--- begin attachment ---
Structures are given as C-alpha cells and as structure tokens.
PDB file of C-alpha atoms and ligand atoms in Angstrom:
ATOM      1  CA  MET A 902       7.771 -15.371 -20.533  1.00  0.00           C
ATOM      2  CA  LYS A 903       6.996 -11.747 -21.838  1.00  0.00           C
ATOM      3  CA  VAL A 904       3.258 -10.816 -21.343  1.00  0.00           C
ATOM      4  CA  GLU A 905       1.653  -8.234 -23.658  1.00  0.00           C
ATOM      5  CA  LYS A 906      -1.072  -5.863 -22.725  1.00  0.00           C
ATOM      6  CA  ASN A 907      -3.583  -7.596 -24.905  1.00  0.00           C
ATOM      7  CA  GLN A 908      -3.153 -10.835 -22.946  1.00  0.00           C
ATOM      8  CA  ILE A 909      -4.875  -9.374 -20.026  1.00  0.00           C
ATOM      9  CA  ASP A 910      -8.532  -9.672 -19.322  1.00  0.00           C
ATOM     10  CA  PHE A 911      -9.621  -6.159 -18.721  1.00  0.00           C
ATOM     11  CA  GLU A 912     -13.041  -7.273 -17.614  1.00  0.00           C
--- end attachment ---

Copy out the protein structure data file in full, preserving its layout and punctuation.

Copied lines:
Structures are given as C-alpha cells and as structure tokens.
PDB file of C-alpha atoms and ligand atoms in Angstrom:
ATOM      1  CA  MET A 902       7.771 -15.371 -20.533  1.00  0.00           C
ATOM      2  CA  LYS A 903       6.996 -11.747 -21.838  1.00  0.00           C
ATOM      3  CA  VAL A 904       3.258 -10.816 -21.343  1.00  0.00           C
ATOM      4  CA  GLU A 905       1.653  -8.234 -23.658  1.00  0.00           C
ATOM      5  CA  LYS A 906      -1.072  -5.863 -22.725  1.00  0.00           C
ATOM      6  CA  ASN A 907      -3.583  -7.596 -24.905  1.00  0.00           C
ATOM      7  CA  GLN A 908      -3.153 -10.835 -22.946  1.00  0.00           C
ATOM      8  CA  ILE A 909      -4.875  -9.374 -20.026  1.00  0.00           C
ATOM      9  CA  ASP A 910      -8.532  -9.672 -19.322  1.00  0.00           C
ATOM     10  CA  PHE A 911      -9.621  -6.159 -18.721  1.00  0.00           C
ATOM     11  CA  GLU A 912     -13.041  -7.273 -17.614  1.00  0.00           C